January 18, 2009
TIMELINE of Flight 1549 courtesy of NEWSDAY
2:45: Scheduled to take off
3:03: Left gate
3:24 Takeoff from LaGuardia
3:25: Pilot reports bird strike five to six miles from airport, declares an emergency and asks to return to airport.
3:28: Just north of the George Washington Bridge, jet’s altitude is 2,000 feet and speed is 232 mph.
3:29: First of what officials call 120 911 calls reporting crash in the Hudson.
3:31: Jet drops from radar, apparently has landed in water.
3:32: NYPD Emergency Service officers, on patrol in midtown Manhattan, board Circle Line at Hudson River and 42nd Street to go out to crash site.
3:35: FDNY receives reports of plane in the water. … Also receives multiple calls in the Bronx reporting a plane with engine fire.
3:36: FDNY Rescue 1 to their Manhattan base: “Urgent! Plane in the water with people out. We’re launching our boat!”
3:37: FDNY Battalion 9: “Have all units respond to the Intrepid. That’s where Rescue 1 is.”
3:40: FDNY Battalion Chief 9 to Manhattan dispatch: “Urgent! We have a commercial airliner down, have all units respond to Circle Line Piers, we have people on the wings, we have a Circle Line Boat pushing it to the pier.”
3:46: FDNY division chief to Manhattan dispatch: “Urgent! I want all the Marine Units responding on this incident! At this time we have numerous people on the wings on the plane.”
3:53: From a senior fire official’s vehicle: “Notify Division 1 as per FDOC [the department’s operations center in Brooklyn], there are ‘ passengers and five crew, total of 151.”
4:13: FDNY Marine Battalion: “Marine 1 and Marine 6 have lashed the plane to ensure the remaining fuel and engine do not break away.”
4:20: FDNY FieldCom [a mobile communications unit]: “As per the pilot, there is no one left on the plane.”
UPDATE (2-5-09): Timeline from cockpit recording transcript are a little different. 1:52 from distress call to final communication. His time for decision-making = 112 seconds. Less than one second per person. Folks this was remarkable for a distress landing on land. He said he had no doubt he could do it and that his entire life training had prepared him for that moment.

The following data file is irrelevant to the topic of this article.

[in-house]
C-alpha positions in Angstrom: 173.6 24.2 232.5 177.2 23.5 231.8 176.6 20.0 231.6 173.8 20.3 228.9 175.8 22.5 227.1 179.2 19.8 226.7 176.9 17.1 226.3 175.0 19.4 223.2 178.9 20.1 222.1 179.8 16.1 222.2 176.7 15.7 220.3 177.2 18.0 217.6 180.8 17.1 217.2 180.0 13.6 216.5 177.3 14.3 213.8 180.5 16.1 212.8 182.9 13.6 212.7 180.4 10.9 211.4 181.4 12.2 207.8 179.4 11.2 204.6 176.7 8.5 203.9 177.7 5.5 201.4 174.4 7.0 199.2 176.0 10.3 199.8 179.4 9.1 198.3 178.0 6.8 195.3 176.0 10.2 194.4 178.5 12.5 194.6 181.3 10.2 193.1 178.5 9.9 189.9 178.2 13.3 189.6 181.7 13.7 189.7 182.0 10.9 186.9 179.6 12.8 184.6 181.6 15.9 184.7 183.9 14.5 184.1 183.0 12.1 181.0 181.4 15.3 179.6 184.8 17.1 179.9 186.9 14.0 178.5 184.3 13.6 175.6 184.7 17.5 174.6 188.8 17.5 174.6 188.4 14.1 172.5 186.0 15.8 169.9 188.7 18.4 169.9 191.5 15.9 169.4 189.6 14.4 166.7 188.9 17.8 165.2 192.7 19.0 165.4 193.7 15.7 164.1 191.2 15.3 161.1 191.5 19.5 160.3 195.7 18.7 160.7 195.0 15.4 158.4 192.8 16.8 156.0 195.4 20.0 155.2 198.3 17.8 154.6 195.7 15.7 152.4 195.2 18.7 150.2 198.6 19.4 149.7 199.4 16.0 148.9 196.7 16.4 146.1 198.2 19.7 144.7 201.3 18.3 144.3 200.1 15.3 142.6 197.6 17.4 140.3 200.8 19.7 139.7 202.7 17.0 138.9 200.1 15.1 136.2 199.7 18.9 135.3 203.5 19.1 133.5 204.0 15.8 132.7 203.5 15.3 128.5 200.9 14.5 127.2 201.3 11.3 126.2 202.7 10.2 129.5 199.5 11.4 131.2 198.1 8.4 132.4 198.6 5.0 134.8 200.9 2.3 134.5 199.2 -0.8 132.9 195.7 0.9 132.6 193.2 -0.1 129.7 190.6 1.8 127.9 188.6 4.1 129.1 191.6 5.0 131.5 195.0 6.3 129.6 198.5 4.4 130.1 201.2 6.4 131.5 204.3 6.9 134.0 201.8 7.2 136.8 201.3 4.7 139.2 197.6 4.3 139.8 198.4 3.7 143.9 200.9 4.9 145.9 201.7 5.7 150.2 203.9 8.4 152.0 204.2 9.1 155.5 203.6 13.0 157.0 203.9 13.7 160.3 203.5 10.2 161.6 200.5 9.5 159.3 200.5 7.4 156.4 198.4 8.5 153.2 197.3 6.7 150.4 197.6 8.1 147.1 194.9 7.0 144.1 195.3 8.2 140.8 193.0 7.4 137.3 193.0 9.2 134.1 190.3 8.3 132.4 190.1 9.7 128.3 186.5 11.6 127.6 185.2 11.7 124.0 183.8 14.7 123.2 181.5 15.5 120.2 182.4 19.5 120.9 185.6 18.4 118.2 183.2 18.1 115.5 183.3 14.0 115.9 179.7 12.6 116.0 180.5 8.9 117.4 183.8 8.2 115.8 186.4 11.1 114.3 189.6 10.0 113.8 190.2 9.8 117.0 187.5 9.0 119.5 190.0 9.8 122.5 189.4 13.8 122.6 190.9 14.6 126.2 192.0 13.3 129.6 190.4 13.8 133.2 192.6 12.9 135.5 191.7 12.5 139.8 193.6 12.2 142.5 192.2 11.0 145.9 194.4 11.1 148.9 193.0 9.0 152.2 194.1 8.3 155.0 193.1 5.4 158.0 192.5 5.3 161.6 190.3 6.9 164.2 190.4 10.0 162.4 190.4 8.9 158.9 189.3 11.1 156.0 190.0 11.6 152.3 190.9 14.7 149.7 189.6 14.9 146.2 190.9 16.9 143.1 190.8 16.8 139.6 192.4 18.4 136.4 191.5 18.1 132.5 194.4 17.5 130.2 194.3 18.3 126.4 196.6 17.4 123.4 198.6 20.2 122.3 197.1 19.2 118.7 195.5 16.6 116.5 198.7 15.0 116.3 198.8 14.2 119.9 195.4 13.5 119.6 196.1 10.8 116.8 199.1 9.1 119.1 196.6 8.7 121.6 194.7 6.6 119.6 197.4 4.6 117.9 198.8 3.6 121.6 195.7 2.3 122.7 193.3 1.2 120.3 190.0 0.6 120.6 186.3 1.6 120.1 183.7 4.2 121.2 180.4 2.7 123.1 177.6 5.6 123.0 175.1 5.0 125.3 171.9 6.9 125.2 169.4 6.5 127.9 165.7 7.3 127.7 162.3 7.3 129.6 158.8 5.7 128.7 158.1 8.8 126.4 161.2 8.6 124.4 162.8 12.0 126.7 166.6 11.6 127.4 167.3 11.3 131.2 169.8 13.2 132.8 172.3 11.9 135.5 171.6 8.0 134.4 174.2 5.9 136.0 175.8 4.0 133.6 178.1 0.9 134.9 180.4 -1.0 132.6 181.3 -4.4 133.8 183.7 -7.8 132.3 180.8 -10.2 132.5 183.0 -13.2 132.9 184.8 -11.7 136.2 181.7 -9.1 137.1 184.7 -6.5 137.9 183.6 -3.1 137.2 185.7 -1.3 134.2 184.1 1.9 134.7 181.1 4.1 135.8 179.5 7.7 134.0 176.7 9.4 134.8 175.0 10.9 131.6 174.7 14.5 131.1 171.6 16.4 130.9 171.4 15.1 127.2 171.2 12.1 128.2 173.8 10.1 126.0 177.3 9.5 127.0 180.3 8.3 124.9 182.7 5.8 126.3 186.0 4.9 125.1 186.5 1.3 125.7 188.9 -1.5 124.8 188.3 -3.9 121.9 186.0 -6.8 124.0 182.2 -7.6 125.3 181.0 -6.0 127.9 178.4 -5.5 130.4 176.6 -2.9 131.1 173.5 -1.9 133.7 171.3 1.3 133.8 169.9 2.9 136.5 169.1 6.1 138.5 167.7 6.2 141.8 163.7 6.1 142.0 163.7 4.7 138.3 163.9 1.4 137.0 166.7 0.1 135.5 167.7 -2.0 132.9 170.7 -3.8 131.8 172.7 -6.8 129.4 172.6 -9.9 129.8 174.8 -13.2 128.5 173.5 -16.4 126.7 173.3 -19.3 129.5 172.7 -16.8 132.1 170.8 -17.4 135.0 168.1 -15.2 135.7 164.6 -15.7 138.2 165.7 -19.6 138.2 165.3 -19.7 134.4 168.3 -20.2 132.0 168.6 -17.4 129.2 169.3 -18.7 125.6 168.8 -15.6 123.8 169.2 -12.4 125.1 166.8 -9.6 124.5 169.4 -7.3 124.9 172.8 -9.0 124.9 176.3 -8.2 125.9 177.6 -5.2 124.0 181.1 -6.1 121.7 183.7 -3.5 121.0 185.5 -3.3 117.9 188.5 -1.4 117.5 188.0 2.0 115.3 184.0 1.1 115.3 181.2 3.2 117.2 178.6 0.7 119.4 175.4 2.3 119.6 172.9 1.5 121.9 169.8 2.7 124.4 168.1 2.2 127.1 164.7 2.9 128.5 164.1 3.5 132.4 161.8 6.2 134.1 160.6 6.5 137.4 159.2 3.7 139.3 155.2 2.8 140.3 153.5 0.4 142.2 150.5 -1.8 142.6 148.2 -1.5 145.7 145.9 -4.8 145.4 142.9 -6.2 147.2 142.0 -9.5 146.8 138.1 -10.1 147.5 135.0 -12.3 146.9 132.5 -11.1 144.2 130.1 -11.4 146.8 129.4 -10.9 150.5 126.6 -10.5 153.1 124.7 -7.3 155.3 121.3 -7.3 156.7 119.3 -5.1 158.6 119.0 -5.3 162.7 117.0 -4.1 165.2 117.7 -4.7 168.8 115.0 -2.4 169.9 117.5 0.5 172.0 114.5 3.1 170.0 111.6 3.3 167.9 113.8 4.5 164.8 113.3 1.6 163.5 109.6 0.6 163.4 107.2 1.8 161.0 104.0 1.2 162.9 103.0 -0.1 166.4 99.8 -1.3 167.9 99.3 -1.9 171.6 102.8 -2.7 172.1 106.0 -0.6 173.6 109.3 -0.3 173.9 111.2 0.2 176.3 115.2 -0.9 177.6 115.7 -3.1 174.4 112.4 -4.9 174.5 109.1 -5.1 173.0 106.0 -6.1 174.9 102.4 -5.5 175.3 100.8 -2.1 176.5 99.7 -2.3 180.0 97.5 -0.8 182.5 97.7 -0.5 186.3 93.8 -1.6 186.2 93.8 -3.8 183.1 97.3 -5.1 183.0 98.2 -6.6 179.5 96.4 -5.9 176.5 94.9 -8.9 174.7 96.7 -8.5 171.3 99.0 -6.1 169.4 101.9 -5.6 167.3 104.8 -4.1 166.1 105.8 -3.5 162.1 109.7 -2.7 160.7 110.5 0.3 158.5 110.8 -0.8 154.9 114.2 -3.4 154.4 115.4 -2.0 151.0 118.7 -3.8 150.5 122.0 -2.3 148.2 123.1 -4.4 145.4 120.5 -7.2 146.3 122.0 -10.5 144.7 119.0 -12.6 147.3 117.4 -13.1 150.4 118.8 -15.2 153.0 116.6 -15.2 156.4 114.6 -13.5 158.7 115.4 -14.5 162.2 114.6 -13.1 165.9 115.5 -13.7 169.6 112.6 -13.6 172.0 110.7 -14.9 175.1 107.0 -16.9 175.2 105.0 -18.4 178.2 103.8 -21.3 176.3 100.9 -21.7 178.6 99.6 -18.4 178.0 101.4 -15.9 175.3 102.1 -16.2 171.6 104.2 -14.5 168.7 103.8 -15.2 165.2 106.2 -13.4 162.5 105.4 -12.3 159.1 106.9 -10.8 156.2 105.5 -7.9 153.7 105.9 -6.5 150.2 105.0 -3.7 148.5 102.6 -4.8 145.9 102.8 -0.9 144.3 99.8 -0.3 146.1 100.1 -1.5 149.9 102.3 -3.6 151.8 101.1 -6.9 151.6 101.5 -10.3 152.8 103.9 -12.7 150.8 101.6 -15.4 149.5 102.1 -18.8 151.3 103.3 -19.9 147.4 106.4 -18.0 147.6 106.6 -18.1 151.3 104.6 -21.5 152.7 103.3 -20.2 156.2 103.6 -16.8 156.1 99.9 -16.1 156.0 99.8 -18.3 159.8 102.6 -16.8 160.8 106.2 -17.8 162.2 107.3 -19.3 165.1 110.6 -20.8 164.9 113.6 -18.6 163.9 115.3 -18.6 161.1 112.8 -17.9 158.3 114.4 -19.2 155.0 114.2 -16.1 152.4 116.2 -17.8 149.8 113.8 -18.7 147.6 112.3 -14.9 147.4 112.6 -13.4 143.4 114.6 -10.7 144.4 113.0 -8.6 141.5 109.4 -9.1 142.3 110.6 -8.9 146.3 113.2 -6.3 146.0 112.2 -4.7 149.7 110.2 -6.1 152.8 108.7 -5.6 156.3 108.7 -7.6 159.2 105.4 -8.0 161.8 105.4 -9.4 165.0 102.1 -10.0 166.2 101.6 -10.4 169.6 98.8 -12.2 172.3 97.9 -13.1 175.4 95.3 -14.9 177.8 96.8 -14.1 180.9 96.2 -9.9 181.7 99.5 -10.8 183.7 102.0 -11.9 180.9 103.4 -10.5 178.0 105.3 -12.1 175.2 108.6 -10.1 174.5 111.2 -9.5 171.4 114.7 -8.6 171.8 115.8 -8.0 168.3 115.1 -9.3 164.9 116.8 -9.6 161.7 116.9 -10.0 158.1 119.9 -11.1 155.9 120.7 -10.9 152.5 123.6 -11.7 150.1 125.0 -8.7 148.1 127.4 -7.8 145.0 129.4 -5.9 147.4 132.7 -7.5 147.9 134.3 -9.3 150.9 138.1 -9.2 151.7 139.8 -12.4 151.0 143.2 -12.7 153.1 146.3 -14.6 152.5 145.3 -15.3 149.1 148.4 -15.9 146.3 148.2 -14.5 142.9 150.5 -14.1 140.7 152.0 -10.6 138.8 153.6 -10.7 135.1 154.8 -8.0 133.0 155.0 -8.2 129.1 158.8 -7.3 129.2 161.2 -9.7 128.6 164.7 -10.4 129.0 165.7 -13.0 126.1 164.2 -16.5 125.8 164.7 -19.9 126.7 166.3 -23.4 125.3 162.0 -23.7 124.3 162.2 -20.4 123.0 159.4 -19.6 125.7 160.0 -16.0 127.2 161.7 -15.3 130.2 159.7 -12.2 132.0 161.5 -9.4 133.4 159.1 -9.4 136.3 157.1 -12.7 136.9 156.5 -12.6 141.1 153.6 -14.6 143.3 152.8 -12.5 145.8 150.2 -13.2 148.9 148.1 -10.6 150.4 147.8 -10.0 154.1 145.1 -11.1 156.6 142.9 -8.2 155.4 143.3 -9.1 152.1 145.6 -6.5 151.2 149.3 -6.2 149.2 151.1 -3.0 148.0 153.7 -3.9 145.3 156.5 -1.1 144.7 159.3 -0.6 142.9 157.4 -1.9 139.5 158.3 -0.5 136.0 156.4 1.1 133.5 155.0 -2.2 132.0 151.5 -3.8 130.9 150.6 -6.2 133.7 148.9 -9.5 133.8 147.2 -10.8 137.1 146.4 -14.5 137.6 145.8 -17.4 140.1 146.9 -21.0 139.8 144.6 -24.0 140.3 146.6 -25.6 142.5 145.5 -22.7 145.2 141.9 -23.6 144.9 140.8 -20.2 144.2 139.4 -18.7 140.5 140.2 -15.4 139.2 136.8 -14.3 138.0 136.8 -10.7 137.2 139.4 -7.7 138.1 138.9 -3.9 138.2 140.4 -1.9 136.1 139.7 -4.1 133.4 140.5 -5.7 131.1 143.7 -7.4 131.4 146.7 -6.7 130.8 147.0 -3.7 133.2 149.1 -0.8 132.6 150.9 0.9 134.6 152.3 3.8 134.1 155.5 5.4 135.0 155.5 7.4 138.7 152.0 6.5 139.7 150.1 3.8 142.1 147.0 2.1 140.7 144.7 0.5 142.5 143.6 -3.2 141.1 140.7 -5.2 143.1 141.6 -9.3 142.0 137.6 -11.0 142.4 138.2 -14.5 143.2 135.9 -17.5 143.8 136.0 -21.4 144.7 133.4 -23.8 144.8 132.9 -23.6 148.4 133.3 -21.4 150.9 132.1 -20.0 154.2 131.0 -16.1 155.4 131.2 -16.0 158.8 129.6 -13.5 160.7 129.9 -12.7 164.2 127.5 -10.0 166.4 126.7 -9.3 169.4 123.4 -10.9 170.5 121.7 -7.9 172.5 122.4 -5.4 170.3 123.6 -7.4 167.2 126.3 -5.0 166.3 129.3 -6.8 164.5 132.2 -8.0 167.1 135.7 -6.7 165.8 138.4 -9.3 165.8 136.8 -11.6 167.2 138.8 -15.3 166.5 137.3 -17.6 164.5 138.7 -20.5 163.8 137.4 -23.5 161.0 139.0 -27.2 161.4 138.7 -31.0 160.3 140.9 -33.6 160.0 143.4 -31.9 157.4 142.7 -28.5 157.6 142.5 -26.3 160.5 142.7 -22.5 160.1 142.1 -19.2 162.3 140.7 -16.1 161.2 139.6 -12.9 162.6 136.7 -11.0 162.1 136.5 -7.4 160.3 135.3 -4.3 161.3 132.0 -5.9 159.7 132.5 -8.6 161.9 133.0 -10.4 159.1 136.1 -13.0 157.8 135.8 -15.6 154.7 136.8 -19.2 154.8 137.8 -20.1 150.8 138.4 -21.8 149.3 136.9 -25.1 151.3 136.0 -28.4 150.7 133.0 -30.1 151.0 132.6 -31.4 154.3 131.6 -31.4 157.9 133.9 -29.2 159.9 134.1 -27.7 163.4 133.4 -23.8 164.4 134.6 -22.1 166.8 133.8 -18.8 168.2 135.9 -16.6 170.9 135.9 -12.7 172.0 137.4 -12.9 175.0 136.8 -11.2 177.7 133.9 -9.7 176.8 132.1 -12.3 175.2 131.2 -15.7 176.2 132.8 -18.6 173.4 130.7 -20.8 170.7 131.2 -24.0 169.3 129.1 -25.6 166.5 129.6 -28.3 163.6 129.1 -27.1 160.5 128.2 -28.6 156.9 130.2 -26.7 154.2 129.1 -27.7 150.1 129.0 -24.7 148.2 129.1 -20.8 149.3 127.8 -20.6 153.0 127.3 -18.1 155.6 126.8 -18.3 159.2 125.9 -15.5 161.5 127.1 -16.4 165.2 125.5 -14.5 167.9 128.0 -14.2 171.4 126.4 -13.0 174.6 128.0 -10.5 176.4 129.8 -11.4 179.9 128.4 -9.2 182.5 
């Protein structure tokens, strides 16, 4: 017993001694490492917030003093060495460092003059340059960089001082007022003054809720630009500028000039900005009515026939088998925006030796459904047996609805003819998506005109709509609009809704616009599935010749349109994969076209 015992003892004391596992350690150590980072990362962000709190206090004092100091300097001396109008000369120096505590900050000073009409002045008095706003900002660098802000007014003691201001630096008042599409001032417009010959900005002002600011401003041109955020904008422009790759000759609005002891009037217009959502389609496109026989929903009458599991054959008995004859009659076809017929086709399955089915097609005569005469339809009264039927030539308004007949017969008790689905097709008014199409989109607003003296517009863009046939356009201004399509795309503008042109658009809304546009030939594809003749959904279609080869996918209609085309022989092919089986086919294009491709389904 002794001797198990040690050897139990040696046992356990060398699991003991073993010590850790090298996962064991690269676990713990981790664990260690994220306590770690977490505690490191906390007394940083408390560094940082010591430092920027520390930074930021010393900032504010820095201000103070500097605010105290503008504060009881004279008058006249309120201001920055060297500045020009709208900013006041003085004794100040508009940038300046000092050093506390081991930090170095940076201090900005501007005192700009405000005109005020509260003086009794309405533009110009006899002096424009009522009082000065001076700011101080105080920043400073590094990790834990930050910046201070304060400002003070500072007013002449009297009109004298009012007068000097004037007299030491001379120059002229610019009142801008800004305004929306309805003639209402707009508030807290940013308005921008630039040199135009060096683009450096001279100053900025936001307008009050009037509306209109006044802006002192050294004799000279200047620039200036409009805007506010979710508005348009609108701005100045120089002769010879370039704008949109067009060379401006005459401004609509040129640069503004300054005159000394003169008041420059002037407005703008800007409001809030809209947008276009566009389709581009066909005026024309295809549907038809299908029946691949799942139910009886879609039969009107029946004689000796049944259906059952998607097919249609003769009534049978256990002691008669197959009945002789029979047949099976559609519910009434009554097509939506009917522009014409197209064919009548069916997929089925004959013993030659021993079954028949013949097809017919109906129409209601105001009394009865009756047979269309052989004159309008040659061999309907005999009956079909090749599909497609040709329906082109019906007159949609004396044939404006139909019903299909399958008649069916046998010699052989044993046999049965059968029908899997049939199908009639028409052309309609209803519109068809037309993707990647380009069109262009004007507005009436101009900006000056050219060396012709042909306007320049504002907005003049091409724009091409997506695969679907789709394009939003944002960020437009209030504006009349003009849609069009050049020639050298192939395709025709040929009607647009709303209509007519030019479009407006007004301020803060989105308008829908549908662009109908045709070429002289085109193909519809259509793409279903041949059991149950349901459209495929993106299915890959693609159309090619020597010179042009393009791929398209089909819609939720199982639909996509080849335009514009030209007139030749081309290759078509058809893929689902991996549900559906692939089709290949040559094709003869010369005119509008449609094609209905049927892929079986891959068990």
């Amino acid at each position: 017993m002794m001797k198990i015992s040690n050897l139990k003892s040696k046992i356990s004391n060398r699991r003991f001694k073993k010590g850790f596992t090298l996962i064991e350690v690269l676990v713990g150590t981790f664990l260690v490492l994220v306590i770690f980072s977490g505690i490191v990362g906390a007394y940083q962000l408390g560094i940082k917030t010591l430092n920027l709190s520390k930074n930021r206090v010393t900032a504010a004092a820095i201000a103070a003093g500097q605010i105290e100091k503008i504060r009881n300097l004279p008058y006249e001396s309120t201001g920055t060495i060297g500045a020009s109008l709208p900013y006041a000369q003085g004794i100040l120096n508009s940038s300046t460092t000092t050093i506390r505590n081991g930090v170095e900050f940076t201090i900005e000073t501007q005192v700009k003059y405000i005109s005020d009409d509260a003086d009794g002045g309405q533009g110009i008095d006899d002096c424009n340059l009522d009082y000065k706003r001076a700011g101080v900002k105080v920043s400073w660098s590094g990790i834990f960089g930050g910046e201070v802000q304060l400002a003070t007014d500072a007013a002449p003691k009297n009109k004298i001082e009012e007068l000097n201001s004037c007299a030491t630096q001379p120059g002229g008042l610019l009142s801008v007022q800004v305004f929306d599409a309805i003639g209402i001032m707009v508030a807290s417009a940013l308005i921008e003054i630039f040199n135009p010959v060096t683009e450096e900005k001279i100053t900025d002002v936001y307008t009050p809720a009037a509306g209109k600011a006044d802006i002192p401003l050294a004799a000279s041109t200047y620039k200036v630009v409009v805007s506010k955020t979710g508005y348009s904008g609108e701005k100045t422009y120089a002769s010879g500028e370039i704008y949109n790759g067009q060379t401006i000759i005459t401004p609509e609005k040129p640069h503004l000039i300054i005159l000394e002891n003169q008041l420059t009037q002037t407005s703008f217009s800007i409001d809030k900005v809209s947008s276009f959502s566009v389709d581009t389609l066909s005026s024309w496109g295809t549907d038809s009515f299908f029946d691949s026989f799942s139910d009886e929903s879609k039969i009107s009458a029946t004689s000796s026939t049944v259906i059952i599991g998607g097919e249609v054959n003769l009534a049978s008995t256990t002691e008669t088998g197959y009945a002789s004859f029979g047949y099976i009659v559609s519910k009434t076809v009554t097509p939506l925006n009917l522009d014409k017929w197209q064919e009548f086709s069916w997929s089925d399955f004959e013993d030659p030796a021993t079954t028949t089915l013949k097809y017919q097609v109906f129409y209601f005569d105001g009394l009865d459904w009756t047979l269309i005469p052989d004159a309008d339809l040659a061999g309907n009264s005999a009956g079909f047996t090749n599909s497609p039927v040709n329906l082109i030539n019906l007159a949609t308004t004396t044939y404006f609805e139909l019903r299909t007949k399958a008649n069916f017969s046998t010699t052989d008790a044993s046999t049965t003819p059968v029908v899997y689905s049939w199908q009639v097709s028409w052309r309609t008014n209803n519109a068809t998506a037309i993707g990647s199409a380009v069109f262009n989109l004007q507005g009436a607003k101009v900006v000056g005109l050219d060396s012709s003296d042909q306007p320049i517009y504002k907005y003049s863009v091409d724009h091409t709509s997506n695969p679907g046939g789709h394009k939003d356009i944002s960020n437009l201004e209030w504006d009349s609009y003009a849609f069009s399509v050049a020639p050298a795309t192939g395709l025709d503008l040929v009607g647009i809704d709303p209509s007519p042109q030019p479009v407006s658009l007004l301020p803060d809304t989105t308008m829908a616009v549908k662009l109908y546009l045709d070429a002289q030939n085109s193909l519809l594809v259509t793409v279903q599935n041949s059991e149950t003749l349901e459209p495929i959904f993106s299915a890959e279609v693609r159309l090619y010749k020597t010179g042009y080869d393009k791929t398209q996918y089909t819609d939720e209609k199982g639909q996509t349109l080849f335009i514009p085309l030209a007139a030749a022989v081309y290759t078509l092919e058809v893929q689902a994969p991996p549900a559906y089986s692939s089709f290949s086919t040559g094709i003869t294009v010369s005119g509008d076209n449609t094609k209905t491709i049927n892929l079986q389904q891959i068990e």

3:27.36 SULLY: Ah, this is, uh, Cactus 1539, hit birds, we lost thrust in both engines. We’re turning back towards La Guardia.
3:27:42 Harten: OK, yeah, you need to return to to La Guardia. Turn left heading of two-two-zero.
3:27:46 SULLY: Two-two-zero.
3:28:05 Harten: Cactus 1529, if we can get it to you, do you want to try land runway 1-3?
3:28:11 SULLY: We’re unable – we may end up in the Hudson.
3:28:31 Harten: Alright, Cactus 1549, it’s going to be left traffic to runway 3-1.
3:28:34 SULLY: Unable.
3:28:36 Harten: OK. What do you need to land?
3:28:46 Harten: Cactus 1549, runway 4 is available – if you want to make left traffic to runway 4.
3:28:50 SULLY: I’m not sure if we can make any runway. Uh, what’s over to our right? Anything in New Jersey? Maybe Teterbro?
3:28:55 Harten: Ok, yeah, over to your right side is Teterboro airport.
3:29:02 Harten: Do you want to go to Teterboro?
3:29:03 SULLY: Yes.
3:29:21 Harten: Cactus 1529, turn right 2-8-0. Can land runway 1 at Teterboro.
3:29:25 SULLY: We can’t do it.
3:29:26 Harten: OK, which runway would you like at Teterboro?
3:29:28 SULLY: We’re going to be in the Hudson. [ding, ding, ding]
3:29:48 In the water.
3:45 Is a report of a passengers seen standing on the wings of the Airbus in the river.